Unless you’ve been living in a cave for the past couple of months, you’ll have heard that Equifax, one of the ‘big three’ credit reporting agencies, suffered a massive breach leaking privileged data on over 143 million US people (and millions outside the US as well).
The story went from bad to worse as the company completely failed to handle the response properly, with poor communication, staff giving out the URL to phishing sites, web site failures and the story that three executives sold millions of dollars of shares before the leak notification was made.
As a technologist, I’m more interest on how the breach occurred. Reports from the company are that the web site was susceptible to a Struts2 vulnerability that had been known for months, but hadn’t been patched.
This, naturally, led the question of why it hadn’t been patched. In testimony to Congress, Richard Smith (the Equifax ex-CEO) laid the blame on one unnamed person who failed to require deployment the patch
“The human error was that the individual who’s responsible for communicating in the organization to apply the patch, did not,” Smith said in the hearing.
“So does that mean that that individual knew the software was there,” Rep. Greg Walden replied, “and it needed to be patched, and did not communicate that to the team that did the patching?”
“That is my understanding, sir,” Smith said.
This short segment highlights a number of process failures.
An individual who is responsible
This is an obvious failure mode, and is inherently fragile. It’s almost a textbook example of a “key man dependency.” What if that person was on vacation? Or was sick? Or quit? (Or, for an example of a worst-case scenario, fell under a bus?)
In any critical process (and vulnerability management is a critical process) all steps need to have redundancy in them. This implies a team with cross-checks, a workflow process (new vulnerability reported from upstream, assigned, worked on, tasks initiated… with reporting and alerting if a workflow shows no progress) and so on.
To a lot of people, asset management merely means tracking what hardware you have out there. However the true scope is greater than that; it also encompasses software, and it also encompasses components. If this was an inhouse developed application then there needs to be a record of all the opensource components used in the application. This can help from a legal perspective to ensure the license is suitable, but it can also help with identifying applications with vulnerable components. This also implies the need for internal repository services that are used to serve approved code, with firewalls blocking direct access to upstream servers.
This works in conjunction with the management piece; people make mistakes, developers take shortcuts, vendor products don’t always list their components. Where possible every OS and appliance should be scanned and the discovered components properly catalogued. Workflows can then be spun off to remediate the catalogue (eg license validation). Were you aware that your Oracle product may have Struts2 in it?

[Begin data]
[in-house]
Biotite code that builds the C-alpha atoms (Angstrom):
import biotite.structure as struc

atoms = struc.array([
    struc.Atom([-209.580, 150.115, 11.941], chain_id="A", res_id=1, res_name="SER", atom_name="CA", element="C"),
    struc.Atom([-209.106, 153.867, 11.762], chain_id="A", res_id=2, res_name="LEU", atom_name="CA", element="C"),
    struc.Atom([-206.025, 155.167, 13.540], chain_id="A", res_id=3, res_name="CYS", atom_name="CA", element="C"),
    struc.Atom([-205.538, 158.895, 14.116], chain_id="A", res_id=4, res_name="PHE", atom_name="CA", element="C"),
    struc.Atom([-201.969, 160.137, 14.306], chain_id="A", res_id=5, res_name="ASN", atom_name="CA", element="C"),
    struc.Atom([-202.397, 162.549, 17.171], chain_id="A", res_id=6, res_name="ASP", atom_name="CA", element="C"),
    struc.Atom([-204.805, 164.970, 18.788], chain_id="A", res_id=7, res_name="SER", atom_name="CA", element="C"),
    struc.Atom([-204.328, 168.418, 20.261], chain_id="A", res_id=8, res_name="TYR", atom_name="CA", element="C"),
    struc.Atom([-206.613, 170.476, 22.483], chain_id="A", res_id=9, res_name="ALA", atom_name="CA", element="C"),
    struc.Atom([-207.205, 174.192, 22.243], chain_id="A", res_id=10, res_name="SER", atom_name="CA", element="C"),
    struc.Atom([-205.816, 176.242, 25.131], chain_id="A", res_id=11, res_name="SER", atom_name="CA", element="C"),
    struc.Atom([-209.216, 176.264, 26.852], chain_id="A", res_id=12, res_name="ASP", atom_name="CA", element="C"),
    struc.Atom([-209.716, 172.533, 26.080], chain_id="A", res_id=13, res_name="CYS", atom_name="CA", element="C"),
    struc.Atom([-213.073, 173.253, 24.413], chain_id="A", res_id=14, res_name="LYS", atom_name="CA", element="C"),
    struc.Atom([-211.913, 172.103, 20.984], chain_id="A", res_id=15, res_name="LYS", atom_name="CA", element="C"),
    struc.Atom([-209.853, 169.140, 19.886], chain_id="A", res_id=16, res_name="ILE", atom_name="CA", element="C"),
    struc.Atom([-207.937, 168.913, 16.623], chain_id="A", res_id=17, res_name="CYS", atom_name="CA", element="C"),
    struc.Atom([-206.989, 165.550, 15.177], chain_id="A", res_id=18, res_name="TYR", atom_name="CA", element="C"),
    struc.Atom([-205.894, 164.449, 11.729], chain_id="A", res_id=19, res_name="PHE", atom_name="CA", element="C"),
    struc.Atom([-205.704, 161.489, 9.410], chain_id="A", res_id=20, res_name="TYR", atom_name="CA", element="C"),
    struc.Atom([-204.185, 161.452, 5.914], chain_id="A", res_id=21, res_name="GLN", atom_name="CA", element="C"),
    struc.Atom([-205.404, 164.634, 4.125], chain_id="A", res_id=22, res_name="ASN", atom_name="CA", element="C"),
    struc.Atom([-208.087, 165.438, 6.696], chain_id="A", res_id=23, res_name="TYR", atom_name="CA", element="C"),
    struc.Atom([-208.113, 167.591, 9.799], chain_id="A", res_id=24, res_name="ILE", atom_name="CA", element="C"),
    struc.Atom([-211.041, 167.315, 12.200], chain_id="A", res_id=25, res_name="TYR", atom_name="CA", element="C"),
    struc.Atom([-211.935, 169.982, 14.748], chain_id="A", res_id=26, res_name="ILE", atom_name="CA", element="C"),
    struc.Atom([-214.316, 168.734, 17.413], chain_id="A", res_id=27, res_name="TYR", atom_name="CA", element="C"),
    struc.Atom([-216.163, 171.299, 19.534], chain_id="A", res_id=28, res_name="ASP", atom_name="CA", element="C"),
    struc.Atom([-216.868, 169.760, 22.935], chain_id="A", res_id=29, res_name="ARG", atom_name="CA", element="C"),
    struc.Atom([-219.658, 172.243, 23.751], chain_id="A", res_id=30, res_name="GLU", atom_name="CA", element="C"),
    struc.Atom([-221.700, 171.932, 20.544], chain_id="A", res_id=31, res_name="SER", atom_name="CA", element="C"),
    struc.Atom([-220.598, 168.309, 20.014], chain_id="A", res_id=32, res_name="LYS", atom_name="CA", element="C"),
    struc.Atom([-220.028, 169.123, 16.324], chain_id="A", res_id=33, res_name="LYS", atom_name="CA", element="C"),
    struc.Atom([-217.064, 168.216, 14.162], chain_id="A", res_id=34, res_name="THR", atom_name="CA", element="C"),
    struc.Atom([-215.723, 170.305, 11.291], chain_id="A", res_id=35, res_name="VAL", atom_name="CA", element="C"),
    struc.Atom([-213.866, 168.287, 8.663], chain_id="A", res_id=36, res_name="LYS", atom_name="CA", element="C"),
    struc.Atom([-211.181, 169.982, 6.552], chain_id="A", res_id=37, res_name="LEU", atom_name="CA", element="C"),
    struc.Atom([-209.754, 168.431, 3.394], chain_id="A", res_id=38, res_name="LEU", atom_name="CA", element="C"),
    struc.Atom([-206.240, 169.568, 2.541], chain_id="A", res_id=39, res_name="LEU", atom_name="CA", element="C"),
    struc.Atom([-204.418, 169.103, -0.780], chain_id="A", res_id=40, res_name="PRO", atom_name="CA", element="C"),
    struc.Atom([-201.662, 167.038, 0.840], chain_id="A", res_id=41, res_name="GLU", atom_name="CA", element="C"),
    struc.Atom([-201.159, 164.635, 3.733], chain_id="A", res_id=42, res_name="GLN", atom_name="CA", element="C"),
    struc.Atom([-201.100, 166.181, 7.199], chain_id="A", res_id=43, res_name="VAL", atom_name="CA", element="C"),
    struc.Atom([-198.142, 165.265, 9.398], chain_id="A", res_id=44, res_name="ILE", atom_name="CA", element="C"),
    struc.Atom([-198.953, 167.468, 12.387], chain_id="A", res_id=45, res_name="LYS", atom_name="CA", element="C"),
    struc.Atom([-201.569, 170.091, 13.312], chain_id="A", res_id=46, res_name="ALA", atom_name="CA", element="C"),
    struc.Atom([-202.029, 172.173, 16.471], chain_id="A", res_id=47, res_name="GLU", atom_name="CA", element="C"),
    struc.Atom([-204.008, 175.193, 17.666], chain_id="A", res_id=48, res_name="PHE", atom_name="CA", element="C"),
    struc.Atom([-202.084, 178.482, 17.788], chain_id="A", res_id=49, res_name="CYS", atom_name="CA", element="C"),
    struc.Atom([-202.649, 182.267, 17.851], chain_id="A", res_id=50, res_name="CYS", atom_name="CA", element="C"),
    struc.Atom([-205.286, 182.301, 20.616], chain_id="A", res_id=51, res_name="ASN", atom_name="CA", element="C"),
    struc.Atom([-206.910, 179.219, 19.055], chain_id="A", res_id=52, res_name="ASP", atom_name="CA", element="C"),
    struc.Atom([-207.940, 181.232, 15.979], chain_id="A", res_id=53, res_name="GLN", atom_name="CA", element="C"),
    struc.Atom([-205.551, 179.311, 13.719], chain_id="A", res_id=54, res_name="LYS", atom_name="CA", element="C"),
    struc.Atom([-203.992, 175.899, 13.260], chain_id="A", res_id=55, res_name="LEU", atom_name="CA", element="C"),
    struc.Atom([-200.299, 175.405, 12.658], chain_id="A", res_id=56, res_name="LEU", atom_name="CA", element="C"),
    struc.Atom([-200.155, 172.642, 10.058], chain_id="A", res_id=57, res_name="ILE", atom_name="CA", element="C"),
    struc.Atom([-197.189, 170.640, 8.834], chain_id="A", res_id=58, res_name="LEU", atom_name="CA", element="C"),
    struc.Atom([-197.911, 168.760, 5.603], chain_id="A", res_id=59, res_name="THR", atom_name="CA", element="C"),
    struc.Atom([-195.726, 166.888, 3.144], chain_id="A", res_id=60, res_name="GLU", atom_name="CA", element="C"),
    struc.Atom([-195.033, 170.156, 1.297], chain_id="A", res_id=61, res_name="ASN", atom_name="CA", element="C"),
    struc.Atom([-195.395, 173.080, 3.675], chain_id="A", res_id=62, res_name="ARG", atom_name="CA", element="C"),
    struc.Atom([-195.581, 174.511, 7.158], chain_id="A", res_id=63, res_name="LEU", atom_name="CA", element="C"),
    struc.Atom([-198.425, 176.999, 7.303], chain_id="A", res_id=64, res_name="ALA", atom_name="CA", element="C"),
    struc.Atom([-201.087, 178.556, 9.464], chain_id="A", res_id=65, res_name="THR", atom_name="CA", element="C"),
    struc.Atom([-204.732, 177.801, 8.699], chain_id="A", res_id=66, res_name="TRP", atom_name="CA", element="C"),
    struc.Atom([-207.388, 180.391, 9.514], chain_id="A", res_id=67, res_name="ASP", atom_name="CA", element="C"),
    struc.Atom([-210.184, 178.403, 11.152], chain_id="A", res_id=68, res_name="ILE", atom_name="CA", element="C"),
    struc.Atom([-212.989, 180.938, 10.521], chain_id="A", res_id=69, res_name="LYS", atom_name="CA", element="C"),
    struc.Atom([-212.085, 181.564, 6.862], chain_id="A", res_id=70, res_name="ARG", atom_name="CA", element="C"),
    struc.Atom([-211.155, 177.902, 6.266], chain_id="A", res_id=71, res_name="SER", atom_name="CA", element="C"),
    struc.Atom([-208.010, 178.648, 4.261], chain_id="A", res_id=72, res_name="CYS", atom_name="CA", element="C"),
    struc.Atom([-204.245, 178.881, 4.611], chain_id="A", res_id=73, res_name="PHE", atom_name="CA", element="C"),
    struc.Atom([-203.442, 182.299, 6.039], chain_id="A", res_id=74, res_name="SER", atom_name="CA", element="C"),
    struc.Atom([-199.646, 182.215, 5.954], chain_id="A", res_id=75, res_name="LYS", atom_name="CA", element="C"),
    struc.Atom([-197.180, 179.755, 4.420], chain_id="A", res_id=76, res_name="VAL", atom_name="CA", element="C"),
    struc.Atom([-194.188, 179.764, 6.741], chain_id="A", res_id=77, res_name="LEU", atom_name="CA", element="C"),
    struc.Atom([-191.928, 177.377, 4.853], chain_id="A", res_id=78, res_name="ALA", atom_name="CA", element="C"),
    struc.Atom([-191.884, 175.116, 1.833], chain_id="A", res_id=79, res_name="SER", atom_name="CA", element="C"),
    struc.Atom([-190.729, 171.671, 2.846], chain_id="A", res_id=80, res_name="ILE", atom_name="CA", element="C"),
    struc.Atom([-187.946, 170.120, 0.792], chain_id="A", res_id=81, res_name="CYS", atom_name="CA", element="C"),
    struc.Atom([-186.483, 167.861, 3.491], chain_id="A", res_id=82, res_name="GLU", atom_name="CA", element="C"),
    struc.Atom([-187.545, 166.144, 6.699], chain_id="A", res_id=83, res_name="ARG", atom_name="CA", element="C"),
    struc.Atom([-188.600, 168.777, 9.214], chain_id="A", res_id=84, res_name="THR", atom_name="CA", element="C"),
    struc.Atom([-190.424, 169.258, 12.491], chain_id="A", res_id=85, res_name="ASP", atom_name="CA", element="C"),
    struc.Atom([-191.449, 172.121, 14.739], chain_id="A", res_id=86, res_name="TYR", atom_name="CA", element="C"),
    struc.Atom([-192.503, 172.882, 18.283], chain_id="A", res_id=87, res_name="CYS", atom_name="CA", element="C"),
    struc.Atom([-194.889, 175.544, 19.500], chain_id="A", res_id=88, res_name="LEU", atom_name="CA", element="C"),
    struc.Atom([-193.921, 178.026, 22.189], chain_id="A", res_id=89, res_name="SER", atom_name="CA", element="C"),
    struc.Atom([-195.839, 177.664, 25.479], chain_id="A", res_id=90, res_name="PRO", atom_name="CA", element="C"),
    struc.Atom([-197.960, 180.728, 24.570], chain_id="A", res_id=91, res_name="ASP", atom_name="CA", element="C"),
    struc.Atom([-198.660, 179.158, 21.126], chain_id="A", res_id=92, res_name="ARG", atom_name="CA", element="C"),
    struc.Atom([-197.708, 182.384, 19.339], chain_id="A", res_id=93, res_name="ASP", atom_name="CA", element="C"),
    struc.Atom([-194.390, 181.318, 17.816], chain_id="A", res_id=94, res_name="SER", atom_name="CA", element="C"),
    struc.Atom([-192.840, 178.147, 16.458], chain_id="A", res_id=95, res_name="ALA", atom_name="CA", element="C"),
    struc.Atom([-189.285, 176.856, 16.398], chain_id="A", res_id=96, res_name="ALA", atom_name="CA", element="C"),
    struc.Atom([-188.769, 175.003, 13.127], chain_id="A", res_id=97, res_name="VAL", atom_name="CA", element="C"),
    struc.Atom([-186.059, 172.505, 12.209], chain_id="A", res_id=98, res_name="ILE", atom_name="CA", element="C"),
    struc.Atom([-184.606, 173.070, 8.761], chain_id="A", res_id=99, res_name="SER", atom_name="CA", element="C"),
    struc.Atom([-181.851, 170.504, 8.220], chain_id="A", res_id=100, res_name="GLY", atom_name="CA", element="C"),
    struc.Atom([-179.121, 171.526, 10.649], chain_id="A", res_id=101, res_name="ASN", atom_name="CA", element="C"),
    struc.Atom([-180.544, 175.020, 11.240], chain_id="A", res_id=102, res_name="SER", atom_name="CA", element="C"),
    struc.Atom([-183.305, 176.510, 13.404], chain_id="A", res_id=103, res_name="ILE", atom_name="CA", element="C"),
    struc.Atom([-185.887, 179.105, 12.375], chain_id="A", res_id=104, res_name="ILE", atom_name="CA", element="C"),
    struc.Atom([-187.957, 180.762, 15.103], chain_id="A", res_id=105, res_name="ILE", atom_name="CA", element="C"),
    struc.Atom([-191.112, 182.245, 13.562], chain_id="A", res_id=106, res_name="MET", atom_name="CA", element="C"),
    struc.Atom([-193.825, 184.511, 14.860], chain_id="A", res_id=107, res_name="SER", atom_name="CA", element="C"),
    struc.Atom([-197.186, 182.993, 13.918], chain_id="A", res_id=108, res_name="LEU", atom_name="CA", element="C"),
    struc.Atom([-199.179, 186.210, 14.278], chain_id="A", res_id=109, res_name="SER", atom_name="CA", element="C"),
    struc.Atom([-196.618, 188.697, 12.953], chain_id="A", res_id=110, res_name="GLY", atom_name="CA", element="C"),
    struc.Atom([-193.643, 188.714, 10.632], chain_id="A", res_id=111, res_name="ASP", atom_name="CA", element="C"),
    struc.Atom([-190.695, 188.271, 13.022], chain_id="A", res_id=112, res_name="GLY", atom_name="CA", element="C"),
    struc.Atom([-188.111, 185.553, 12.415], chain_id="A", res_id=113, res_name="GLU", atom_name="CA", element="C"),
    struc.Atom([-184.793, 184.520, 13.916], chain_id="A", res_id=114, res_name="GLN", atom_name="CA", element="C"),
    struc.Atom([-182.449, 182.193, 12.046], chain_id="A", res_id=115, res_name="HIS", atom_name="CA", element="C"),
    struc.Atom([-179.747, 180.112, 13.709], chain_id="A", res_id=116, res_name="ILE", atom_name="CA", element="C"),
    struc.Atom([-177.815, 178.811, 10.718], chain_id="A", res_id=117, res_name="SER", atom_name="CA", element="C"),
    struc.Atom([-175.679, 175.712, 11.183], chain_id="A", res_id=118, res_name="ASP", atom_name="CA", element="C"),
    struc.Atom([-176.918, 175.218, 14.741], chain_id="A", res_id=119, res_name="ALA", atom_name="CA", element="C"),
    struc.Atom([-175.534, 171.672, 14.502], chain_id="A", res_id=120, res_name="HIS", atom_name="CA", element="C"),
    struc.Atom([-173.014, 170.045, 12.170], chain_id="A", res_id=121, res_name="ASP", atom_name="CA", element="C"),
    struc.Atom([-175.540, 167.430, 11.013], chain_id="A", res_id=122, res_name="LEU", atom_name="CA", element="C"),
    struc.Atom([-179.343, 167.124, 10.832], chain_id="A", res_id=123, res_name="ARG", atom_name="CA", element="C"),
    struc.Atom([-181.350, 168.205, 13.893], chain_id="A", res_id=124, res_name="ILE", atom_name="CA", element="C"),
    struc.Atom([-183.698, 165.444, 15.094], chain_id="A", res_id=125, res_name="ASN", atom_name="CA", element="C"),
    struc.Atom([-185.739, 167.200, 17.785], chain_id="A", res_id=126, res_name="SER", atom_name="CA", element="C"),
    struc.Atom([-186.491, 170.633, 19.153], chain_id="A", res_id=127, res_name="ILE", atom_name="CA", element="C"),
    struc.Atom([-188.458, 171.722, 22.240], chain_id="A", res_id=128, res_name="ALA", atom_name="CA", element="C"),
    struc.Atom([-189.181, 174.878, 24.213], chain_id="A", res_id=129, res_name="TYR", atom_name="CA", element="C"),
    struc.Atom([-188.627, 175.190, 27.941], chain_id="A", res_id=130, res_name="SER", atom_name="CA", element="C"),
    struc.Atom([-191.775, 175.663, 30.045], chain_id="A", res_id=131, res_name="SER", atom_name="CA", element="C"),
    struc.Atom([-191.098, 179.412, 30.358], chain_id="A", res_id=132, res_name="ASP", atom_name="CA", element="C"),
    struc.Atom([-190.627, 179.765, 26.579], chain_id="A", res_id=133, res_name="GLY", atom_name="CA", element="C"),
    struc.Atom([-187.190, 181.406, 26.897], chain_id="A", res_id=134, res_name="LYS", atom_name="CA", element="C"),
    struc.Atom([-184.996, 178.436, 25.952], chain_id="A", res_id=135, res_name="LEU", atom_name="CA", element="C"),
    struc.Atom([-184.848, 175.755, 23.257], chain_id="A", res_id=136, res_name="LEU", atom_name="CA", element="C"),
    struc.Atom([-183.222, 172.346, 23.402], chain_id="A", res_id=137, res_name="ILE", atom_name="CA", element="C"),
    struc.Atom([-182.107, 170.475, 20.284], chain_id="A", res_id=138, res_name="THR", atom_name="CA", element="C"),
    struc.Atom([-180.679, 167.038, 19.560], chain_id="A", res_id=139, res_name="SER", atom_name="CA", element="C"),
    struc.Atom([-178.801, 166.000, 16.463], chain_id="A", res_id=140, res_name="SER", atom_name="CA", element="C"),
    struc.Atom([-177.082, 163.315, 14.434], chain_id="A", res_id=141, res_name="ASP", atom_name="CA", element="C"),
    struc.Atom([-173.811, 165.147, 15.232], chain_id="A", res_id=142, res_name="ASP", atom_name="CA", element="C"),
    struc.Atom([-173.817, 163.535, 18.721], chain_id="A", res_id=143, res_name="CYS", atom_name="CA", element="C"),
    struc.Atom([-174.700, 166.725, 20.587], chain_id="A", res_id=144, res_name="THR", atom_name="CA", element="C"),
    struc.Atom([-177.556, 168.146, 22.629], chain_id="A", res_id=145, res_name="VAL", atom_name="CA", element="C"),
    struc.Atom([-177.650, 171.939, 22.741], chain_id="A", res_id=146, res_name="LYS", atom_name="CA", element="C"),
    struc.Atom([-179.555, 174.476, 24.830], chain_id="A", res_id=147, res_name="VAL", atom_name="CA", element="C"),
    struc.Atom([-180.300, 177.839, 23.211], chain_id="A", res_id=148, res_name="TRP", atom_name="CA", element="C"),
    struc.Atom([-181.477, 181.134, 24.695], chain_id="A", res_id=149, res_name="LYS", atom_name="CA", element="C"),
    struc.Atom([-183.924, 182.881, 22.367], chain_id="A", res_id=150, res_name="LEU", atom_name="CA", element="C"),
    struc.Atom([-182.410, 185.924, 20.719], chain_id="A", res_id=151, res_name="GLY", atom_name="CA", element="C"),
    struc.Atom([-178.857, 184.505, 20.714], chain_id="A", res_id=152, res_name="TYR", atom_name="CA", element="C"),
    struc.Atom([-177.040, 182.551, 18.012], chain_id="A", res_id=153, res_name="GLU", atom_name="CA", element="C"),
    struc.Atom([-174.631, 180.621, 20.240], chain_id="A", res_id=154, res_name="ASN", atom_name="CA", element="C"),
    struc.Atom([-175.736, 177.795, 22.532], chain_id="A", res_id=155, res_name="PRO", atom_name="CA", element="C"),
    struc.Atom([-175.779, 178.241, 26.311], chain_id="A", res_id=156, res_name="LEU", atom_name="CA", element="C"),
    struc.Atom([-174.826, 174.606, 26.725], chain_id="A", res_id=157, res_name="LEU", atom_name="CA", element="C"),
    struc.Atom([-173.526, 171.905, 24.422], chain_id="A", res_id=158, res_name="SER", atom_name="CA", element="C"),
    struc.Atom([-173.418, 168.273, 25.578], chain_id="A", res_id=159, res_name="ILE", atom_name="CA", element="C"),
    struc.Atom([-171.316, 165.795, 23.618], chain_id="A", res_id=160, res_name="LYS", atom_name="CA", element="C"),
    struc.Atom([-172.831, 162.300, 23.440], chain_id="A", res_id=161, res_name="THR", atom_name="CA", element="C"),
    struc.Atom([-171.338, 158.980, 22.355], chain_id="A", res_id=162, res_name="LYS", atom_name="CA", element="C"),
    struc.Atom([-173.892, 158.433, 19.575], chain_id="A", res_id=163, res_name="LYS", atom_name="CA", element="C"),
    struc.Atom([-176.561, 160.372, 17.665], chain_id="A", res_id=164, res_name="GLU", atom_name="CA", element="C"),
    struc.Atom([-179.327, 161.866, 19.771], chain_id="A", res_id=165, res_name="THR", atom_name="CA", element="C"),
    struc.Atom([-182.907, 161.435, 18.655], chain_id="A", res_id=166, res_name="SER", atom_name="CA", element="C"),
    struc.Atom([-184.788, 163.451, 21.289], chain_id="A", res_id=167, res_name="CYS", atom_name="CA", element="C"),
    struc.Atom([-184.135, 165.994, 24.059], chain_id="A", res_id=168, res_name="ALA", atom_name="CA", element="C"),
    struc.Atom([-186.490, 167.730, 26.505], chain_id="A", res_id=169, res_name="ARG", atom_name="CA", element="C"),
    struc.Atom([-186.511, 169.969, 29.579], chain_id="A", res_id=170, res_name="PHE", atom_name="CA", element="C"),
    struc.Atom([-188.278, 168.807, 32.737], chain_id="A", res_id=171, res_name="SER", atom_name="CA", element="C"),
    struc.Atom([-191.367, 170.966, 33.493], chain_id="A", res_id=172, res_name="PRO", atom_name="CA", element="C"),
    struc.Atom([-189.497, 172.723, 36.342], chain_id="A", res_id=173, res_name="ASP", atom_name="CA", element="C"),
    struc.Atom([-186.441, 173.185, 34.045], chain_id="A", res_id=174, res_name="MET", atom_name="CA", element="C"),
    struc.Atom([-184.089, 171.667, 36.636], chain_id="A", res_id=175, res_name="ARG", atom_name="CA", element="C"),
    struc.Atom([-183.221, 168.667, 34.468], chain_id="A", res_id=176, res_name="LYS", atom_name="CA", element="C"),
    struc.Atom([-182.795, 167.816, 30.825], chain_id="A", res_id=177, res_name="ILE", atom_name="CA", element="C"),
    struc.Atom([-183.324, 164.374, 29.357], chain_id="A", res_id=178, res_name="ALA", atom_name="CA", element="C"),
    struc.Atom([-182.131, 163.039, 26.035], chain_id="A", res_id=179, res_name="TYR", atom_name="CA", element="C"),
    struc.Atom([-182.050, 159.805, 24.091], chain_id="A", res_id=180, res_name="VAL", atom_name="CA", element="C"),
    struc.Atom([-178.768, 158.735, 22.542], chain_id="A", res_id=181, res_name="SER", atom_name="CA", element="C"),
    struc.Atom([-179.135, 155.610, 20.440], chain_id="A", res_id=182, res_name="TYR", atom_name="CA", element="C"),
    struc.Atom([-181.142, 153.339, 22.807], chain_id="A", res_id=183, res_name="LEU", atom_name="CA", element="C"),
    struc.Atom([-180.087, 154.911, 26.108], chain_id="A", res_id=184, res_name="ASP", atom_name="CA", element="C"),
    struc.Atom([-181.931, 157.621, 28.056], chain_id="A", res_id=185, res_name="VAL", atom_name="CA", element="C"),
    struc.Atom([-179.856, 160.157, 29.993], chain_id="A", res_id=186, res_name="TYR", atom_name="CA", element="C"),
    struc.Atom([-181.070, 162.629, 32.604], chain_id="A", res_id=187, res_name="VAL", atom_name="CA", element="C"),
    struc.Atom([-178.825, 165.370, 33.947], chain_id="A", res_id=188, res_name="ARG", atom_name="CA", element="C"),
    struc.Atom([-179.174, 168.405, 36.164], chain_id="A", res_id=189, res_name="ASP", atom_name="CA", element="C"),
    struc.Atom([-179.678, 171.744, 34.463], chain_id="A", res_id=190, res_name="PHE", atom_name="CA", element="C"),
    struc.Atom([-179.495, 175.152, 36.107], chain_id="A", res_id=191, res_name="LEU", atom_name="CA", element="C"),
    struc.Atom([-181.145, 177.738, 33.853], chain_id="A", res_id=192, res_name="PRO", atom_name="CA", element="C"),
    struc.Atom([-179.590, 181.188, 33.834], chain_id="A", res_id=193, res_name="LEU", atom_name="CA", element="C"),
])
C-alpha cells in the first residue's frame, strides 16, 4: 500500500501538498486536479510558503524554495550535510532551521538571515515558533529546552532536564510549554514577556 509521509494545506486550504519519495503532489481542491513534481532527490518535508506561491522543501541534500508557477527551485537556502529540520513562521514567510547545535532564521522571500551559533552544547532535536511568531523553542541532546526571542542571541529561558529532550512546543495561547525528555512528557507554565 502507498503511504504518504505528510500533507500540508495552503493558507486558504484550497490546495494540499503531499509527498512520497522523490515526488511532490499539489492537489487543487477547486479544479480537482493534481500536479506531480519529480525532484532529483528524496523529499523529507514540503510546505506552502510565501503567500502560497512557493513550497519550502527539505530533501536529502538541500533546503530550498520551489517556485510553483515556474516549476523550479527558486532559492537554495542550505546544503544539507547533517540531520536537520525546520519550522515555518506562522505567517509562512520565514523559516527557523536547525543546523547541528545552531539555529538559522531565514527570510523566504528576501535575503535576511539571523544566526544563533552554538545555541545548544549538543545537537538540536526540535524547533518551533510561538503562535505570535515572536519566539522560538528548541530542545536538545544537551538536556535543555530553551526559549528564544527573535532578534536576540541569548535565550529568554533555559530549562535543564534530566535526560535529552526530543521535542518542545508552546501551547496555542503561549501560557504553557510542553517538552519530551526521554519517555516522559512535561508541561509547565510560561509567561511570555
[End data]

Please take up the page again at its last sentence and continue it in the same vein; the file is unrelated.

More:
You do host your applications behind protection technologies such as WAFs, yes? These WAFs must be kept up to date with the latest signatures. Even if you don’t think you host that technology, you may find you are (vendor supplied, developer inclusion) and that your asset reports don’t show it. Vulnerability scanning may not show it, if the path is sufficiently hidden, but that doesn’t mean you don’t have it. The WAF acts as an additional defense layer, and can also be used to help highlight external attack attempts via SIEM reporting.
Related to this would be IDS that may have been able to detect the persistent shell sessions, DAMs to detect anomalous query patterns, multi-tier application architectures (a breach at the presentation layer doesn’t give direct access to the database), sending logs to the SIEM, and so on. This may not have prevented the breach, but may have detected them sooner, before data had been exfiltrated.
Proper deployment of these processes and technologies would have prevented or mitigated the breach; even if the vulnerability hadn’t been patched then the WAF could have blocked access. If neither patching or WAFs worked then IDS and DAM may have alerted and limited the exposure.
This is a classic in-depth scenario, with overlapping solutions in place to mitigate failures elsewhere.
Aside: One thing that would not have helped here, is container technology. I’m getting tired of people telling me “if their app was in a container then they could just redploy with the fixed version”. This wasn’t the problem. Why would someone redeploy containers if they weren’t told?
We could argue there was a single person to blame for the Equifax issue, but this was not the person Richard Smith suggested. The blame lies at the CTO layer for not ensuring resilient processes and technologies were deployed. Vulnerability Management is a critical function in any organisation that handles PII data; it’s a core requirement of PCI for anyone who handles credit card data.
We’ve also learned how little use auditors are!